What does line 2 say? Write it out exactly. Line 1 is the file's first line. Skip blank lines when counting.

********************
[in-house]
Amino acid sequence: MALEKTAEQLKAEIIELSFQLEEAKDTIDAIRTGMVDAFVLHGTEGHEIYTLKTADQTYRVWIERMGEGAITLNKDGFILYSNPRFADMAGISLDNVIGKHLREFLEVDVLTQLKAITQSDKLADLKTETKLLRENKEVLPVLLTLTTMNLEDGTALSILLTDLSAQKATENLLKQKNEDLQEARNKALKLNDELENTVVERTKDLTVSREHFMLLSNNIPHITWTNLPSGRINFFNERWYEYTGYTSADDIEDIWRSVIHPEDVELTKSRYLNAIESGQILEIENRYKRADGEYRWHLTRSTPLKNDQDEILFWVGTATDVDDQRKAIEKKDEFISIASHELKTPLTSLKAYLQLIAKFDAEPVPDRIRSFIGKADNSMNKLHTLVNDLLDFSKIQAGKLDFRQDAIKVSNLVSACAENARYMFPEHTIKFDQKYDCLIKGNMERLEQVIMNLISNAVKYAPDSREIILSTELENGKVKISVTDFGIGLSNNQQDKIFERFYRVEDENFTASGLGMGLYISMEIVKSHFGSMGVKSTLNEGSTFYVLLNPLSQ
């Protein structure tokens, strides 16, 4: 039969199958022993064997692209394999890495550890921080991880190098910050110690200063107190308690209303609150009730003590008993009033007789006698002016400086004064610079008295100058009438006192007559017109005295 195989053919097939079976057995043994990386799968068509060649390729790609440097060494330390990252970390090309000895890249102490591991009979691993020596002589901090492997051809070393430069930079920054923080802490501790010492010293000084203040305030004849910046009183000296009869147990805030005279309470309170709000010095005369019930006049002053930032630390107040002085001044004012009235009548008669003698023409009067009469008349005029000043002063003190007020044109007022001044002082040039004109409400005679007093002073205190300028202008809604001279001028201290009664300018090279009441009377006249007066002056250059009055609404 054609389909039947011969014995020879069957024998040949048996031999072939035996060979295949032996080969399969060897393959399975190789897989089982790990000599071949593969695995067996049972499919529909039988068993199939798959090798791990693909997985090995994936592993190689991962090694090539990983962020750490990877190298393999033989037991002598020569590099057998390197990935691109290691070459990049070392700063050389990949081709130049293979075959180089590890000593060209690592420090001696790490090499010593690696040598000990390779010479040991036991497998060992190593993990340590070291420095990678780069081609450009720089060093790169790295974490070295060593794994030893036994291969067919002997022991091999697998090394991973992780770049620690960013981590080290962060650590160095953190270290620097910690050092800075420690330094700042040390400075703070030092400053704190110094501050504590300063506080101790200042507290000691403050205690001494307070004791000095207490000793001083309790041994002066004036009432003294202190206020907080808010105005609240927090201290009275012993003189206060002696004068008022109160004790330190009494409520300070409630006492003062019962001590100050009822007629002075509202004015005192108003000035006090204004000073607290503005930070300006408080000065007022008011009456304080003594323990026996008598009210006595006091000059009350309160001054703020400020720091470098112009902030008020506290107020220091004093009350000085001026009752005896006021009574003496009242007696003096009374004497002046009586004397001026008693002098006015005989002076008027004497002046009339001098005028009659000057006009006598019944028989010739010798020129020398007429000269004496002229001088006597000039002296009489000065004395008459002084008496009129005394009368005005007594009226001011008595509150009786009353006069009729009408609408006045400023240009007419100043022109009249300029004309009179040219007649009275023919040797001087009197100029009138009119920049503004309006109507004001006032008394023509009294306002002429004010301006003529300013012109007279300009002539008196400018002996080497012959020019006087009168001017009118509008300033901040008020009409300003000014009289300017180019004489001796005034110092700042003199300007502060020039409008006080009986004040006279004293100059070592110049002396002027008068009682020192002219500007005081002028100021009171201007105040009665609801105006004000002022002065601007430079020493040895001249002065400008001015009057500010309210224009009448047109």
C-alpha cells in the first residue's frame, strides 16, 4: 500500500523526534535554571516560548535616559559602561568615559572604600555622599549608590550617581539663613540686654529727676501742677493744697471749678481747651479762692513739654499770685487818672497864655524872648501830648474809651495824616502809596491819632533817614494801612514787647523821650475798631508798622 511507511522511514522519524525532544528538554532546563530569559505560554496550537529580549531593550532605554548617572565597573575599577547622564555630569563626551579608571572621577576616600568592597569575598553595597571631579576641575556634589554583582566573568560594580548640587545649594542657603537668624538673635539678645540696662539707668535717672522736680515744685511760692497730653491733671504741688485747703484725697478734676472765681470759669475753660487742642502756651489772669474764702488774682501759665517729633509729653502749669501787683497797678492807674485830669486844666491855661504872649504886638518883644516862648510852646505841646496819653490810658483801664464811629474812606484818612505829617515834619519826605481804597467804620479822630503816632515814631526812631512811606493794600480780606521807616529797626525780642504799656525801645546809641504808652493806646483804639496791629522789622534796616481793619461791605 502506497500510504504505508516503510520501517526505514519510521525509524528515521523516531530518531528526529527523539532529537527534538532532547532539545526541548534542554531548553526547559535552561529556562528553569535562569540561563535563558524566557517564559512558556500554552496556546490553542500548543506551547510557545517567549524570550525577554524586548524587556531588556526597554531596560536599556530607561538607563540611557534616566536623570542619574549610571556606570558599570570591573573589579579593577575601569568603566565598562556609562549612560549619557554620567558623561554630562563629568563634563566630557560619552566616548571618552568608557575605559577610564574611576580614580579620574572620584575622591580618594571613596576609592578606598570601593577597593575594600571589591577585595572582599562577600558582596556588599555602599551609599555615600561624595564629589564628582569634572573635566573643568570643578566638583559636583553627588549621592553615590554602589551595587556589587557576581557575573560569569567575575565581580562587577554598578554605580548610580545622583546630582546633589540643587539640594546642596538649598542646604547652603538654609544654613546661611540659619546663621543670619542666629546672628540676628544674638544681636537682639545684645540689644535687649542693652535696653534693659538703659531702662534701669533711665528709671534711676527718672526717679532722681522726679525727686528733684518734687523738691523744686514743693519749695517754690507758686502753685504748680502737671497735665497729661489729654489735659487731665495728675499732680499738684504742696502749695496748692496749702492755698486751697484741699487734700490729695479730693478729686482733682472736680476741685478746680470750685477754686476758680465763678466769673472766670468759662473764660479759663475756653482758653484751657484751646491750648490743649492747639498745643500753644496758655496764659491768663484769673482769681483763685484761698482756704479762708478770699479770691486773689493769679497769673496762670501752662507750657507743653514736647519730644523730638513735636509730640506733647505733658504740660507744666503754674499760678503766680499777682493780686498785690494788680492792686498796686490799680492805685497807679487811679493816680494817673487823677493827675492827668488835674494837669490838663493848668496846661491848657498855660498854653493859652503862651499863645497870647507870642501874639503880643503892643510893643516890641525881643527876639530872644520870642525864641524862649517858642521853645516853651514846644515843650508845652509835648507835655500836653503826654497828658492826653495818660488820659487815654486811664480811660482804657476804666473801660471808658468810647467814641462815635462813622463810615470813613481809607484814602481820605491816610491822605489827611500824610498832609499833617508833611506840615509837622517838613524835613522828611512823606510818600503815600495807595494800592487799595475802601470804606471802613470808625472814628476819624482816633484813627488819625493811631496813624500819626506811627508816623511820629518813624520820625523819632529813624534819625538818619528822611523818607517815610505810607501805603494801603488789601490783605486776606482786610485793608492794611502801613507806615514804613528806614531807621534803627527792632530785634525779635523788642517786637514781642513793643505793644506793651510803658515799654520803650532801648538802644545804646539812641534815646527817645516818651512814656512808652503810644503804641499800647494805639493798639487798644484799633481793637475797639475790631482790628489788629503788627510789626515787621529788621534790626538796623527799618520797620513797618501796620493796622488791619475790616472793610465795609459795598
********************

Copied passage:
Amino acid sequence: MALEKTAEQLKAEIIELSFQLEEAKDTIDAIRTGMVDAFVLHGTEGHEIYTLKTADQTYRVWIERMGEGAITLNKDGFILYSNPRFADMAGISLDNVIGKHLREFLEVDVLTQLKAITQSDKLADLKTETKLLRENKEVLPVLLTLTTMNLEDGTALSILLTDLSAQKATENLLKQKNEDLQEARNKALKLNDELENTVVERTKDLTVSREHFMLLSNNIPHITWTNLPSGRINFFNERWYEYTGYTSADDIEDIWRSVIHPEDVELTKSRYLNAIESGQILEIENRYKRADGEYRWHLTRSTPLKNDQDEILFWVGTATDVDDQRKAIEKKDEFISIASHELKTPLTSLKAYLQLIAKFDAEPVPDRIRSFIGKADNSMNKLHTLVNDLLDFSKIQAGKLDFRQDAIKVSNLVSACAENARYMFPEHTIKFDQKYDCLIKGNMERLEQVIMNLISNAVKYAPDSREIILSTELENGKVKISVTDFGIGLSNNQQDKIFERFYRVEDENFTASGLGMGLYISMEIVKSHFGSMGVKSTLNEGSTFYVLLNPLSQ